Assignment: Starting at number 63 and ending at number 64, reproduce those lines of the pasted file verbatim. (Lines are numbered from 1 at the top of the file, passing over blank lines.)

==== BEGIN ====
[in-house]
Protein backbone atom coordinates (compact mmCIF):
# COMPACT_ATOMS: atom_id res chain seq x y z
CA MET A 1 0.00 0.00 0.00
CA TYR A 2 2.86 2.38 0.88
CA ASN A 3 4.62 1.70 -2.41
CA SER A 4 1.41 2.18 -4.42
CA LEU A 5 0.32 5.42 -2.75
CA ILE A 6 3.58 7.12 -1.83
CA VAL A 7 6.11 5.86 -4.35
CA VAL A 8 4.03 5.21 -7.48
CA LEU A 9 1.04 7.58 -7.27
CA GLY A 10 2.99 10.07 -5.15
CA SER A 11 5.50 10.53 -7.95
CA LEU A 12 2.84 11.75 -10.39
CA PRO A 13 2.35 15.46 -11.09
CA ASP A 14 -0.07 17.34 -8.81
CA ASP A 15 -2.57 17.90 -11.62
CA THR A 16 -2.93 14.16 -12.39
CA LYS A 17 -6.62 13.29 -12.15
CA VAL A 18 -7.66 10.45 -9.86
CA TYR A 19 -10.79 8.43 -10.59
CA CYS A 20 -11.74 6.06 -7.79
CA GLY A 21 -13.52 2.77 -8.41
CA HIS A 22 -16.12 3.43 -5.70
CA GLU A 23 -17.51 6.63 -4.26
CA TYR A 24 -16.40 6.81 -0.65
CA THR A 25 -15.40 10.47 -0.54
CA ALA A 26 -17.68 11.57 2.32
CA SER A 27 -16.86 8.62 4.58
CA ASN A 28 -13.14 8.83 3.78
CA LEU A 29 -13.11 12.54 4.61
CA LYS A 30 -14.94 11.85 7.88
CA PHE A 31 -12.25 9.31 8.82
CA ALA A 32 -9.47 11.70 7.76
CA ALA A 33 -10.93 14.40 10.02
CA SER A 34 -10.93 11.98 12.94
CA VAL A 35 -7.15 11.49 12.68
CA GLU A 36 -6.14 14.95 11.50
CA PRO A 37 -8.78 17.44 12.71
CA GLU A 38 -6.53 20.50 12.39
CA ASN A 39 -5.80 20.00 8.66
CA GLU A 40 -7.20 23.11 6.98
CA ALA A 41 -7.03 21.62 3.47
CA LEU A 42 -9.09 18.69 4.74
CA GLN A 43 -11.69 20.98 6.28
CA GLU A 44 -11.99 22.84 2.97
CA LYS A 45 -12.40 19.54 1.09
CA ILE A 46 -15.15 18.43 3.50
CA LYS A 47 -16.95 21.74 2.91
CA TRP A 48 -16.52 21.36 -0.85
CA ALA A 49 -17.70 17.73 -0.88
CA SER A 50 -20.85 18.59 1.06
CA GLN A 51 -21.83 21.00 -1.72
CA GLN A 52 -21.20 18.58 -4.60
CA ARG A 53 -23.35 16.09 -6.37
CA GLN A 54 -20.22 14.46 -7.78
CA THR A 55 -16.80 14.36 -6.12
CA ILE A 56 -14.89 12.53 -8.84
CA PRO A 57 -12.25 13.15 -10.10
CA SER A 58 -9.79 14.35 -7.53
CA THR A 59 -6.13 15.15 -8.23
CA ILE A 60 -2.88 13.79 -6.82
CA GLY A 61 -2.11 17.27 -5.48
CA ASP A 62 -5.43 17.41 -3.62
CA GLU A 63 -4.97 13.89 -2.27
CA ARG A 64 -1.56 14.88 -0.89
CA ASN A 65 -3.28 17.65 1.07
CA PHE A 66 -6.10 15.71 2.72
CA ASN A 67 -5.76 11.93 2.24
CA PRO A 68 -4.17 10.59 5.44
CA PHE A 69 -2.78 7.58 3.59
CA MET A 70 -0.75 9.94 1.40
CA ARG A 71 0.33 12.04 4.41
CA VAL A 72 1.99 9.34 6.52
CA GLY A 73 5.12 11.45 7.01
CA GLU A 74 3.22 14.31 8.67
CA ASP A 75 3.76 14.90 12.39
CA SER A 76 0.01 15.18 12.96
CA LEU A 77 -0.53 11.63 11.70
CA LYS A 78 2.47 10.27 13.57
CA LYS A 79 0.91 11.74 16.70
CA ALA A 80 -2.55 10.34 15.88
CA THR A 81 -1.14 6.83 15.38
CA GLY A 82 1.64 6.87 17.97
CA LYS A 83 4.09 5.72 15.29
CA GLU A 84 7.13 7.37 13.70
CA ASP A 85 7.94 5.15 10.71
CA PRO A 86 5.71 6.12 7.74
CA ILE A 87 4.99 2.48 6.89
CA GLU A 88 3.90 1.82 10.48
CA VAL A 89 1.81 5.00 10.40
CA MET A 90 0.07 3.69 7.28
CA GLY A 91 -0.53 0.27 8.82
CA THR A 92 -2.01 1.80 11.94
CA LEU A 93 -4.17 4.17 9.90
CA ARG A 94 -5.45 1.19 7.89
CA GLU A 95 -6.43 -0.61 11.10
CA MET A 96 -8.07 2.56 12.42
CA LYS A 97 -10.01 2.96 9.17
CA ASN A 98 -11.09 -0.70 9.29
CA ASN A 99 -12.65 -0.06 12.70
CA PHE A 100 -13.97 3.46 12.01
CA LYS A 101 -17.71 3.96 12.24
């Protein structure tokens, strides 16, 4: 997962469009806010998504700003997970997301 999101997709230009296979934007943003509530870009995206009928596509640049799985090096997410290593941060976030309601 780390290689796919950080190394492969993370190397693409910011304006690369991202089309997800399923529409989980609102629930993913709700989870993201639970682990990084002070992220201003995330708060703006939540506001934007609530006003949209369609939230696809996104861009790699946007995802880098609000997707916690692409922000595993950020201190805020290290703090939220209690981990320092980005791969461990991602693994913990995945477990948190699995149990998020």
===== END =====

CA ILE A 60 -2.88 13.79 -6.82
CA GLY A 61 -2.11 17.27 -5.48